Either way, however, the extraordinary salience of partisan identity leads me to believe that things like George Will’s op-ed calling for withdrawal for Afghanistan and a recent admission from Reps. Rohrabacher and McClintock that “almost all” their Republican colleagues on the Hill think the Iraq War was a mistake are hugely important developments [bold mine-DL].

There needs to be room for conservatives and Republicans to believe that it is okay for “people like us” to hold antiwar beliefs. But as long as the public face of opposition to the war remains Nancy Pelosi and Code Pink, many conservatives and Republicans seem likely to continue in their passionate support for the wars. ~Justin Logan

Via Scoblete

Are these hugely important developments? As I have said before, George Will isn’t taking an antiwar position. He wants to extricate us from “nation-building” and replace a population-centered counterinsurgency with frequent use of air strikes and special ops teams. If that means more instability in the region and more dead Afghan civilians, well, those are the breaks. The result of this would be to continue to keep the American costs of meddlesome interventionism relatively low in order to make it possible to intervene more frequently in the future. Will’s call for withdrawal from Afghanistan does not tell us that he will oppose the next bipartisan consensus-backed war fever, and indeed there is nothing in his record that suggests that he would.

As much as I would like to believe that what Rohrabacher and McClintock are saying means something, even if the claim is true it has had almost no effect on the foreign policy thinking of most Republican members of Congress even as it relates to Iraq. Noah Millman described three groups of conservative Republican war supporters who have since come to the conclusion that the war was a mistake:

In my experience, conservatives who have changed their mind fall into three broad camps: minimizers, avoiders, and abandoners. Minimizers admit the war didn’t work out as planned, but spend their energies on damage control – arguing that intentions were good, or that knowledge was limited, or that some aspects did work out, or whatever. Avoiders show signs that they know the whole enterprise was rotten to the core – so they avoid the topic and avoid drawing any broader conclusions about, well, anything from the fiasco of Iraq [bold mine-DL]. And abandoners, well, they feel obliged, when they face the depth of their mistake, to abandon their political home altogether, either for the other side or for a relatively un-engaged posture.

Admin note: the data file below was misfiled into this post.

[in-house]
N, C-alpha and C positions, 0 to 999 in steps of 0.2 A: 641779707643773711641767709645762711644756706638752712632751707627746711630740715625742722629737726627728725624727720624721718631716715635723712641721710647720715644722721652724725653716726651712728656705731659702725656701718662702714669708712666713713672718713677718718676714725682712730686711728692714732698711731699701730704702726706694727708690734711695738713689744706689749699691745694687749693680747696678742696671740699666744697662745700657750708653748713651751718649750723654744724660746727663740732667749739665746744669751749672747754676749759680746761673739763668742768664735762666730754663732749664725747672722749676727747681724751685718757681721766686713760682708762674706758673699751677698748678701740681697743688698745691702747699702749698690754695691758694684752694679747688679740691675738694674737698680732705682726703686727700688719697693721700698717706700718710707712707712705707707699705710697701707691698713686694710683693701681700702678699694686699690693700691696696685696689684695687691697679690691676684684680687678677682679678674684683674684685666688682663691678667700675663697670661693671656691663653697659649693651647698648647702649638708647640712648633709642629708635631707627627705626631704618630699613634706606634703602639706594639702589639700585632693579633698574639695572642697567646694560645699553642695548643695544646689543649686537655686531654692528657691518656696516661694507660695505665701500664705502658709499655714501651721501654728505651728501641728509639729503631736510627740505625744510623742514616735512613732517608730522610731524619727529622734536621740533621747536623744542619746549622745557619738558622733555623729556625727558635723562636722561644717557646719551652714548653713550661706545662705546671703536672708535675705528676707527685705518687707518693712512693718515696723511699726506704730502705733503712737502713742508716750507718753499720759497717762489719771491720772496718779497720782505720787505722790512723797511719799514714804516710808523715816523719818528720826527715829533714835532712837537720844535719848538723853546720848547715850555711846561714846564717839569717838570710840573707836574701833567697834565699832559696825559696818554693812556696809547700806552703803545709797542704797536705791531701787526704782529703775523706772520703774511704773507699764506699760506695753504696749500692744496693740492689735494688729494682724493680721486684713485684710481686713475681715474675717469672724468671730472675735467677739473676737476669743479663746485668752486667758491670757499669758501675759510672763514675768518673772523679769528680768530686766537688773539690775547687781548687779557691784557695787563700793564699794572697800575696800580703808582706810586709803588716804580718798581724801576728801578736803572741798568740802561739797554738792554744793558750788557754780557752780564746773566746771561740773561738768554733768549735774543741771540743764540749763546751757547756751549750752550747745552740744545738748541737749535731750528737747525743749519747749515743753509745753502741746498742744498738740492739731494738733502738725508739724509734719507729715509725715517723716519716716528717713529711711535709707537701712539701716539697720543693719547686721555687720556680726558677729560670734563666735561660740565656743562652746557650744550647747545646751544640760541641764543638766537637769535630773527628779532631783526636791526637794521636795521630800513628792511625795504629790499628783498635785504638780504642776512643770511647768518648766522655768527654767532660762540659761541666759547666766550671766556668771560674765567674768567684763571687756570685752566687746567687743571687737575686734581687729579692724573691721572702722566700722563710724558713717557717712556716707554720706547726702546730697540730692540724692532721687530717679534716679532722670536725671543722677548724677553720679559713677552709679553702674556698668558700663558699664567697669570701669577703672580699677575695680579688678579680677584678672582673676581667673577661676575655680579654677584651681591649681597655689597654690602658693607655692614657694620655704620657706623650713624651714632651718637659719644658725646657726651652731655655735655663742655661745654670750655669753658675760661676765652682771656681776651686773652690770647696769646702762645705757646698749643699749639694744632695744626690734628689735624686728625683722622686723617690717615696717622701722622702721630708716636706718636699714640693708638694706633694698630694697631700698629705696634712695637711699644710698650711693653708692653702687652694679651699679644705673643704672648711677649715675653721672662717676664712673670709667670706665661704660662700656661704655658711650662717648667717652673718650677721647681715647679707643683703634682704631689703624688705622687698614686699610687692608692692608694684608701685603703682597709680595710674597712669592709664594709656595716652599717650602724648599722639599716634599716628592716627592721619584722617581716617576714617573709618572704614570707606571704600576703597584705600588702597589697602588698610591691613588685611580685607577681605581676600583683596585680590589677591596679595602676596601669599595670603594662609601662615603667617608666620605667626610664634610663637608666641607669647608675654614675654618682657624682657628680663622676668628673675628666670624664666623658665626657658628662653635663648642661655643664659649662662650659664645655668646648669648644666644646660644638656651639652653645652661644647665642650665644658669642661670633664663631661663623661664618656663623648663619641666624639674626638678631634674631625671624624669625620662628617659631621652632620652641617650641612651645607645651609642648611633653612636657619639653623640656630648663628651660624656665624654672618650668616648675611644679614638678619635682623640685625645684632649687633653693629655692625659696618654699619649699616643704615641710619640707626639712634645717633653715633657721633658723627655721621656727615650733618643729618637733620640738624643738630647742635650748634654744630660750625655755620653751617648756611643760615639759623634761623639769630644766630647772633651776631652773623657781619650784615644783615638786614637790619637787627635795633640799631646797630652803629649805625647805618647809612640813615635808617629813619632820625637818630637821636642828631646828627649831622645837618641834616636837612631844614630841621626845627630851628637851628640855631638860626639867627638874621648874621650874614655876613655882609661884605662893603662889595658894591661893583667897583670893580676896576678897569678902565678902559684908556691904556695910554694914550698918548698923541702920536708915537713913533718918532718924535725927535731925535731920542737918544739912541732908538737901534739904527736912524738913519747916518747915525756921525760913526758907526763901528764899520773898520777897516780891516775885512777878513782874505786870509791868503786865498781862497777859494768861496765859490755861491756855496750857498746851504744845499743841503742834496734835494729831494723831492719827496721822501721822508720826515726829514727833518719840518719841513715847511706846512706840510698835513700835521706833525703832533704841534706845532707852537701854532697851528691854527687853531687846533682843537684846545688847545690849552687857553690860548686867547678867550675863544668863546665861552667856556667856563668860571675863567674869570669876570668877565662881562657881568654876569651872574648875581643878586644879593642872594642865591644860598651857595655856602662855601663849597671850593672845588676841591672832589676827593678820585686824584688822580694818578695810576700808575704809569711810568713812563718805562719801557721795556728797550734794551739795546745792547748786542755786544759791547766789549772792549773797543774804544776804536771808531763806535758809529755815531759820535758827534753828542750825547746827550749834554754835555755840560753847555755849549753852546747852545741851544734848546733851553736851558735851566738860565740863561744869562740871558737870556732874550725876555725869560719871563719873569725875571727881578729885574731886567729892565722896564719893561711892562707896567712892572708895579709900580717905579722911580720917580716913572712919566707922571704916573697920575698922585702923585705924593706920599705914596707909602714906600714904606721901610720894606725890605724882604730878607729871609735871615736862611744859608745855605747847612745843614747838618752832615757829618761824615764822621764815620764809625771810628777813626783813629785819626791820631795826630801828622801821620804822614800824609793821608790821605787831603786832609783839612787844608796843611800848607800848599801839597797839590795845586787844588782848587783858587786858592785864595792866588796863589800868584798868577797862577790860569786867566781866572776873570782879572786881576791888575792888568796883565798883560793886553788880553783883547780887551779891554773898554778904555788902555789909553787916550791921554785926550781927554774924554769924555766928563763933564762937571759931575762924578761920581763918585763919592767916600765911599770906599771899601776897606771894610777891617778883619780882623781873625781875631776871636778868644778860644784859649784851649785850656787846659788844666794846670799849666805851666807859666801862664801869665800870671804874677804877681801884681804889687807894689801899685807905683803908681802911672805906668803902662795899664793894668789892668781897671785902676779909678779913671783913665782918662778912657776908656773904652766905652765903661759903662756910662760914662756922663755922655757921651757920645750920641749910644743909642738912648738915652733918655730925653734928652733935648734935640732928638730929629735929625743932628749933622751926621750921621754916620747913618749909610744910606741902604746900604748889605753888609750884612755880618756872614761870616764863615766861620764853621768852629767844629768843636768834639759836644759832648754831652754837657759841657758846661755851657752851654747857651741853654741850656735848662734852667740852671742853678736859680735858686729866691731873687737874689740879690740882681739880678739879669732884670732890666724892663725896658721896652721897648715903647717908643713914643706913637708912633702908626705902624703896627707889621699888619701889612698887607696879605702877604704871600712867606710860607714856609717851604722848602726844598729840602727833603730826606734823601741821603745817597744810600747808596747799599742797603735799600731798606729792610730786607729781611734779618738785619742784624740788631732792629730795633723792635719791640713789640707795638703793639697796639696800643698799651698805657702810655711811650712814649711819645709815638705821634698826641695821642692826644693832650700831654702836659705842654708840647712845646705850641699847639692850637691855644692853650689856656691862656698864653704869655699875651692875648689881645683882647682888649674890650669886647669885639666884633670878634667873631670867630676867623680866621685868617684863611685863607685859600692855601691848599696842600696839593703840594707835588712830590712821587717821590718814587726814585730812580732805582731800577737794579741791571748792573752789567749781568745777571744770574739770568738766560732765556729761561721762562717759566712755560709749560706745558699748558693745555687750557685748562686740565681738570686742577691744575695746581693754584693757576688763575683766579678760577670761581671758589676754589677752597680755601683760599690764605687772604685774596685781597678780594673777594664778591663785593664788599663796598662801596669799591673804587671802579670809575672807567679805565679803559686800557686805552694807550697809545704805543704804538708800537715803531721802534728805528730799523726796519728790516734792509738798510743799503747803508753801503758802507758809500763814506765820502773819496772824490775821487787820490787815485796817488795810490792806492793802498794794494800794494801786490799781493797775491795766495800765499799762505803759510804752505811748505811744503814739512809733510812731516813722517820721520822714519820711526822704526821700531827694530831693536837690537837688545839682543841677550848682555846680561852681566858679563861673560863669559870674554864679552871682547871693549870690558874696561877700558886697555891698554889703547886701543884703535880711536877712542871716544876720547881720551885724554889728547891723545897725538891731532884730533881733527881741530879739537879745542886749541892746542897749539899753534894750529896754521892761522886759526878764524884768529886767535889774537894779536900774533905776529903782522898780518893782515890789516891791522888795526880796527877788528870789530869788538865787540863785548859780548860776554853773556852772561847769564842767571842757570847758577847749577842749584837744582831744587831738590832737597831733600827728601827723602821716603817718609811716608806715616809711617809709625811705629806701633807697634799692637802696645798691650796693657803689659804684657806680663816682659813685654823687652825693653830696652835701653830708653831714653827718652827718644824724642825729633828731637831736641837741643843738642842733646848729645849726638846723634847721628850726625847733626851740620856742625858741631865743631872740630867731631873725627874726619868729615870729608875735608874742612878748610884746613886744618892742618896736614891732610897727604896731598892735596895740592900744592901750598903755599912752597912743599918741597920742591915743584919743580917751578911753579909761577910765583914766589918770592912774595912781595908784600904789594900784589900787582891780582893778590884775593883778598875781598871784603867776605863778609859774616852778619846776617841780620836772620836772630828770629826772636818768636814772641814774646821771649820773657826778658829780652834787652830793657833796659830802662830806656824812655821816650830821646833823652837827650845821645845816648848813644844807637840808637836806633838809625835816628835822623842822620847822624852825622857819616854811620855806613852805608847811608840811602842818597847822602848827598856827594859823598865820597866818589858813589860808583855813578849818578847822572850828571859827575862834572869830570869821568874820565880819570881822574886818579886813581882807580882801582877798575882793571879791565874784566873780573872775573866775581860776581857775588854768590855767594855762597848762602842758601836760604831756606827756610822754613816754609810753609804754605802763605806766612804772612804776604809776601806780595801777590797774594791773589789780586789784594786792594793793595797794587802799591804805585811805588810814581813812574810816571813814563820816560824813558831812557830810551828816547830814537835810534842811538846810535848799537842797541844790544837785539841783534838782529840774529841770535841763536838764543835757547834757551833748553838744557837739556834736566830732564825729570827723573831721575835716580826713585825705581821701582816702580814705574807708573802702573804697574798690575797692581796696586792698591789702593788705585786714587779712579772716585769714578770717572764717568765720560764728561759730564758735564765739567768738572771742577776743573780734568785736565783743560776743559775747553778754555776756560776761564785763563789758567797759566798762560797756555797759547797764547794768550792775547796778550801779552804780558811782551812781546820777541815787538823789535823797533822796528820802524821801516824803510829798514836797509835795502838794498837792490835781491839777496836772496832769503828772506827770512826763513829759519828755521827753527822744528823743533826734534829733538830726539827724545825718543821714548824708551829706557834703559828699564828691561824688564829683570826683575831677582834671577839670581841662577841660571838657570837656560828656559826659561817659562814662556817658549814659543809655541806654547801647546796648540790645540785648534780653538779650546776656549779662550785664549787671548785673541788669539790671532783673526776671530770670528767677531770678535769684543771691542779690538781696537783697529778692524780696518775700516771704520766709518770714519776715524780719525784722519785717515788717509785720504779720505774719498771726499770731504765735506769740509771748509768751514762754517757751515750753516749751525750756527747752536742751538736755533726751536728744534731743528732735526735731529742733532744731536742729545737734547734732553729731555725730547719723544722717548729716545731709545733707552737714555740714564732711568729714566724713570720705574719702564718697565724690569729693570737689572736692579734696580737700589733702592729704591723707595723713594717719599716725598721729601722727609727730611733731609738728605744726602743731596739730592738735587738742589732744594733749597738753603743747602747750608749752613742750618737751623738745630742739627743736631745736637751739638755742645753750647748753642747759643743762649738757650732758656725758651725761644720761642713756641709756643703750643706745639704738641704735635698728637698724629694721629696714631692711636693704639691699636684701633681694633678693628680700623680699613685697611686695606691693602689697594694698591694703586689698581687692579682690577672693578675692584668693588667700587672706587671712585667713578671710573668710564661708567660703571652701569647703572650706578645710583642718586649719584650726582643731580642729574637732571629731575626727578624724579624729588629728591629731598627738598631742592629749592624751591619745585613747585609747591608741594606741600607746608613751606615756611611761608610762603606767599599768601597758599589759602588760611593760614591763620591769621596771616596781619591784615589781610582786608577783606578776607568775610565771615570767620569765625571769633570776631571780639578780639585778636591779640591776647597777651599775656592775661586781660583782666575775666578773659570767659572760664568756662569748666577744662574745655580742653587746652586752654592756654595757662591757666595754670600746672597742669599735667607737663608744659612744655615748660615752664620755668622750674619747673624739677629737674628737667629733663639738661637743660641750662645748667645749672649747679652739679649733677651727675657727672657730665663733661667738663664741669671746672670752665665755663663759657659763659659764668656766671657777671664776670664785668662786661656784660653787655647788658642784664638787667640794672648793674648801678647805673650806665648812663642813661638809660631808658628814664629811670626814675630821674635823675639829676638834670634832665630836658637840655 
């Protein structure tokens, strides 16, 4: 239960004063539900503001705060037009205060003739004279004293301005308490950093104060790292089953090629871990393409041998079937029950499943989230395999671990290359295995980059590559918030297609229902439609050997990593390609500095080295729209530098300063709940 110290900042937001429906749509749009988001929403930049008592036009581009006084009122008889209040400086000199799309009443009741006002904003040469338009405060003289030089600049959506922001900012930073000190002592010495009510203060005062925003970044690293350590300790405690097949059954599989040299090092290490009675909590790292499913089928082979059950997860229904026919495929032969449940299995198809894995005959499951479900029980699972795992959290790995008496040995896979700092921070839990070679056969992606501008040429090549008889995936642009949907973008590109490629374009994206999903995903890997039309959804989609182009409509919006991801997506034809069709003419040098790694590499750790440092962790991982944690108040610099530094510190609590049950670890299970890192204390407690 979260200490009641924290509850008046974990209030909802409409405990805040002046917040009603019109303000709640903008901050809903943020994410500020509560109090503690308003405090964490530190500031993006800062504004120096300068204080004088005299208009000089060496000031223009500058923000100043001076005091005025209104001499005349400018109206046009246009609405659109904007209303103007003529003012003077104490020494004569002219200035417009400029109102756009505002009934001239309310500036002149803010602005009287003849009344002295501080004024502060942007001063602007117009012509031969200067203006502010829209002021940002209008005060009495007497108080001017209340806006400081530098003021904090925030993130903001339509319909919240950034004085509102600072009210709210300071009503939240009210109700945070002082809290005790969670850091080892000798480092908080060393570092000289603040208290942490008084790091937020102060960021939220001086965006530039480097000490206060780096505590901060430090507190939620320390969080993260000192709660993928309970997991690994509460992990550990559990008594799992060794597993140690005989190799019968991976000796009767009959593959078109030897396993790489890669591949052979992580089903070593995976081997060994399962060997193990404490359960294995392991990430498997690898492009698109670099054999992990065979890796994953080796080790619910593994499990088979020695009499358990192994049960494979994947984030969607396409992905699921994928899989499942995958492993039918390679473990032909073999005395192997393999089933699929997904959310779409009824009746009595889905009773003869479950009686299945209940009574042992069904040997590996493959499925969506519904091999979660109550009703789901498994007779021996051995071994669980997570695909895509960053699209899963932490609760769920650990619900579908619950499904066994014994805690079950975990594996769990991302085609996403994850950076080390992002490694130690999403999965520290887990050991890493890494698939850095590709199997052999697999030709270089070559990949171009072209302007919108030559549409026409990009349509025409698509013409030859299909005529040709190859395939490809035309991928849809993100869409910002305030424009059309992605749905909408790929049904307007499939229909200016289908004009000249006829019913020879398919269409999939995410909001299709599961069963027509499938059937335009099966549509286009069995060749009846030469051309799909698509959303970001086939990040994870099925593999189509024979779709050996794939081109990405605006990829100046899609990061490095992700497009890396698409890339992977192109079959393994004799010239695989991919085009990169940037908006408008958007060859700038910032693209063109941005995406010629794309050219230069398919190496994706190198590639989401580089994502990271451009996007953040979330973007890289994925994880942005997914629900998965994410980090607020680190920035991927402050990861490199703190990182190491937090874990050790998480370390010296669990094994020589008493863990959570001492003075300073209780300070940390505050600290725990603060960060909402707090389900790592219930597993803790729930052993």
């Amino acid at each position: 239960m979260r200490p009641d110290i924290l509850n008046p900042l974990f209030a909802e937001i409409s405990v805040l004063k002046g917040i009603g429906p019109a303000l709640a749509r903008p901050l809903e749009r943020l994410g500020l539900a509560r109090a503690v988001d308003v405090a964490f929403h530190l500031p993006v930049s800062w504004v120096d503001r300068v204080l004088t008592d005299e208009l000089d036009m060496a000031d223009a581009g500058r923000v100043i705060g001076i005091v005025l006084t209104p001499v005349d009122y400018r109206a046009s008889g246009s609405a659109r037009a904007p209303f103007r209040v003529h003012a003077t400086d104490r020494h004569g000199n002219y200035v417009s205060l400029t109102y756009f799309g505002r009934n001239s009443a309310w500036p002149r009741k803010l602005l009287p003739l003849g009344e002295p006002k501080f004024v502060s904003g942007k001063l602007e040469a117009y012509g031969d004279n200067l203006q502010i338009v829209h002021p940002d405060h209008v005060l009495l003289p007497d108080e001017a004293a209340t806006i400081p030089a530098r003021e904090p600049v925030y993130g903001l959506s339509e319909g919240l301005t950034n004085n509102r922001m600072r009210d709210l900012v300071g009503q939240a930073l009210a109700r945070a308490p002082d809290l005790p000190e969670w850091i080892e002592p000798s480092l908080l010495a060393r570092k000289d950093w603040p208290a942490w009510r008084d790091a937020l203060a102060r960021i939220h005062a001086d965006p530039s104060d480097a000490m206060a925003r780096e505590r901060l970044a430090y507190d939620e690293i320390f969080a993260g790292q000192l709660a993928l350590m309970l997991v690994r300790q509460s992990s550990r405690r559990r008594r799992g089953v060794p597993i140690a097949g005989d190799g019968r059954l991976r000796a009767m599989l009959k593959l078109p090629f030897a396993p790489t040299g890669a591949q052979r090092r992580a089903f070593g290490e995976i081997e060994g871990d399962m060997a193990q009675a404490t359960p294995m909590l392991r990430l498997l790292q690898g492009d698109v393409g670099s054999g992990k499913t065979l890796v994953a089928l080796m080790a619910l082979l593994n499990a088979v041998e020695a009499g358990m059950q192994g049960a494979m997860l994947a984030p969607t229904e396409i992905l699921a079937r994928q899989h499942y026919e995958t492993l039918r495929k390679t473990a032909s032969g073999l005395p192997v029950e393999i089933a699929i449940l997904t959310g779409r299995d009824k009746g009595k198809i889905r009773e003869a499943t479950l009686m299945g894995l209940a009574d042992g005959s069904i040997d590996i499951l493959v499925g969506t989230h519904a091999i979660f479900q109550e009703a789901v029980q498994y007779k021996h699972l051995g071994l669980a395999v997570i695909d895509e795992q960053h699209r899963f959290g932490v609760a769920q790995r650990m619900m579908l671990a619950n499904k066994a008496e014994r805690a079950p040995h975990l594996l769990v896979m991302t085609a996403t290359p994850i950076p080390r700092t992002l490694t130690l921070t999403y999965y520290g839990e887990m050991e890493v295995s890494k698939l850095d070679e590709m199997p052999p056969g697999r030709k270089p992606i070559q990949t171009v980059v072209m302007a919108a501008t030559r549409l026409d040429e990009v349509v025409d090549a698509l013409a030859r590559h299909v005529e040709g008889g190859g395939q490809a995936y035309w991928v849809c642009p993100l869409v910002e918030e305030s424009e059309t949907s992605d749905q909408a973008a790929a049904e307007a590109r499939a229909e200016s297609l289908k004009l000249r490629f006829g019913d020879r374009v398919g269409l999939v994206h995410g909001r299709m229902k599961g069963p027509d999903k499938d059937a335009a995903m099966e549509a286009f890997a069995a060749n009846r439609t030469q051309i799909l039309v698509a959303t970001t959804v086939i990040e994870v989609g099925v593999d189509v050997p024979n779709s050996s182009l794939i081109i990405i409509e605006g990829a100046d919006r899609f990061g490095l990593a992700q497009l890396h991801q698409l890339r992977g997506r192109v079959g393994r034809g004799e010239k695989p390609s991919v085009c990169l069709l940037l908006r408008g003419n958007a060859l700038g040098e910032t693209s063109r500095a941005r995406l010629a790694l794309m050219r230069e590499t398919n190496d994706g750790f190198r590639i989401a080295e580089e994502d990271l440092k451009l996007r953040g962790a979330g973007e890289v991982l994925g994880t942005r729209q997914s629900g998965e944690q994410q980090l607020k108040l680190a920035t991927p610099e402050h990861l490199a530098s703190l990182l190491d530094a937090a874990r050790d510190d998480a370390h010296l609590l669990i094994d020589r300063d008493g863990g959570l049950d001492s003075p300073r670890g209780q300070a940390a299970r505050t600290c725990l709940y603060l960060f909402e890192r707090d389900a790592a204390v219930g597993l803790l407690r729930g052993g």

In other words, there’s a general sense among conservative thinkers that the die was cast long ago: within the context of the conservative political world, it is not an option to seriously rethink the decision for war [bold mine-DL]. Doing so is tantamount to abandoning their political identity. Why that is, I’m not sure, though I suspect guilt has more to do with it than anything.

Aside from a few other members who I think may have genuinely come to see and really understand their error of supporting the war, such as Walter Jones and Dana Rohrabacher, we do not see the recognition of the “terrible mistake” translating into any re-thinking of any policy. If most Republican members of Congress now believe that the Iraq war was a “terrible mistake,” they have since become minimizers or avoiders. As Millman said, there has been no serious re-thinking. For his part, Rohrabacher has been a skeptic and critic of administration Afghanistan policy, and he has considerable familiarity with matters of Afghanistan policy, so I don’t easily reject what he proposes. What I do want to stress here is how incredibly unrepresentative Rohrabacher and those few other Republicans are when it comes to taking public policy positions at odds with the prevailing view inside the party.

As Millman suggests, support for the Iraq war has become an important part of modern conservative, and I would add Republican partisan, political identity. The Iraq war produced “the most polarized distribution of partisan opinions on a president and a war ever measured,” as Gary Jacobson says. The strong identification of conservatives and Republicans with the Iraq war was at first a point of pride and then a source of increasingly defensive self-justification as the vast majority of the country turned against the war and against conservatives and the GOP. Even if most Republican members of Congress recognize that the war was a “terrible mistake,” they refuse to acknowledge publicly that their support for the war and public discontent with the war were responsible for costing them their majorities in Congress. That tells me that even as a matter of crude electoral calculations the Congressional GOP has learned nothing. As a practical matter, mass Congressional Republican recognition of the error of invading Iraq has not led to any significant political or policy changes. As far as most Republican voters and conservatives are still concerned, “people like us” do not oppose foreign wars, and they especially don’t oppose the Iraq war in any meaningful way, and one reason for this is that the public face of opposition simply does not include mainstream Republicans, much less Republicans in any position of leadership or influence.